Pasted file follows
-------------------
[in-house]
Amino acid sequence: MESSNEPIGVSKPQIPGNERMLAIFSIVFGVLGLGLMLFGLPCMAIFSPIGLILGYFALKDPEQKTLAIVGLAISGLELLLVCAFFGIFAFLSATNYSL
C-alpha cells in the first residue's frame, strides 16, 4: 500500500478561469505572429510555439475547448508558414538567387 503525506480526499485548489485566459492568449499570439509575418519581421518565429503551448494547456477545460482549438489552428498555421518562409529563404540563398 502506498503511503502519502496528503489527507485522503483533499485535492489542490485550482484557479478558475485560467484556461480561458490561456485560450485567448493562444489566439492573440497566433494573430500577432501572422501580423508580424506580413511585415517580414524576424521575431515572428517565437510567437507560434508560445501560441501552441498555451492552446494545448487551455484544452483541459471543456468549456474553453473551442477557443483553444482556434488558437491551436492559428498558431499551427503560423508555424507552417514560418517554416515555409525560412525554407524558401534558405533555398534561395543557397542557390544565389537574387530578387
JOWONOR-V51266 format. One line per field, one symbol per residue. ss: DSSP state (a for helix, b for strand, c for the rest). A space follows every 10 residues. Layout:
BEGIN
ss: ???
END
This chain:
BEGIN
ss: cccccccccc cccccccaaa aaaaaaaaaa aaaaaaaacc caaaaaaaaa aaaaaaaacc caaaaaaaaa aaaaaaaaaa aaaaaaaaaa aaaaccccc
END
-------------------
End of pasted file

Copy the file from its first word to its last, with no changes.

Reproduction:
[in-house]
Amino acid sequence: MESSNEPIGVSKPQIPGNERMLAIFSIVFGVLGLGLMLFGLPCMAIFSPIGLILGYFALKDPEQKTLAIVGLAISGLELLLVCAFFGIFAFLSATNYSL
C-alpha cells in the first residue's frame, strides 16, 4: 500500500478561469505572429510555439475547448508558414538567387 503525506480526499485548489485566459492568449499570439509575418519581421518565429503551448494547456477545460482549438489552428498555421518562409529563404540563398 502506498503511503502519502496528503489527507485522503483533499485535492489542490485550482484557479478558475485560467484556461480561458490561456485560450485567448493562444489566439492573440497566433494573430500577432501572422501580423508580424506580413511585415517580414524576424521575431515572428517565437510567437507560434508560445501560441501552441498555451492552446494545448487551455484544452483541459471543456468549456474553453473551442477557443483553444482556434488558437491551436492559428498558431499551427503560423508555424507552417514560418517554416515555409525560412525554407524558401534558405533555398534561395543557397542557390544565389537574387530578387
JOWONOR-V51266 format. One line per field, one symbol per residue. ss: DSSP state (a for helix, b for strand, c for the rest). A space follows every 10 residues. Layout:
BEGIN
ss: ???
END
This chain:
BEGIN
ss: cccccccccc cccccccaaa aaaaaaaaaa aaaaaaaacc caaaaaaaaa aaaaaaaacc caaaaaaaaa aaaaaaaaaa aaaaaaaaaa aaaaccccc
END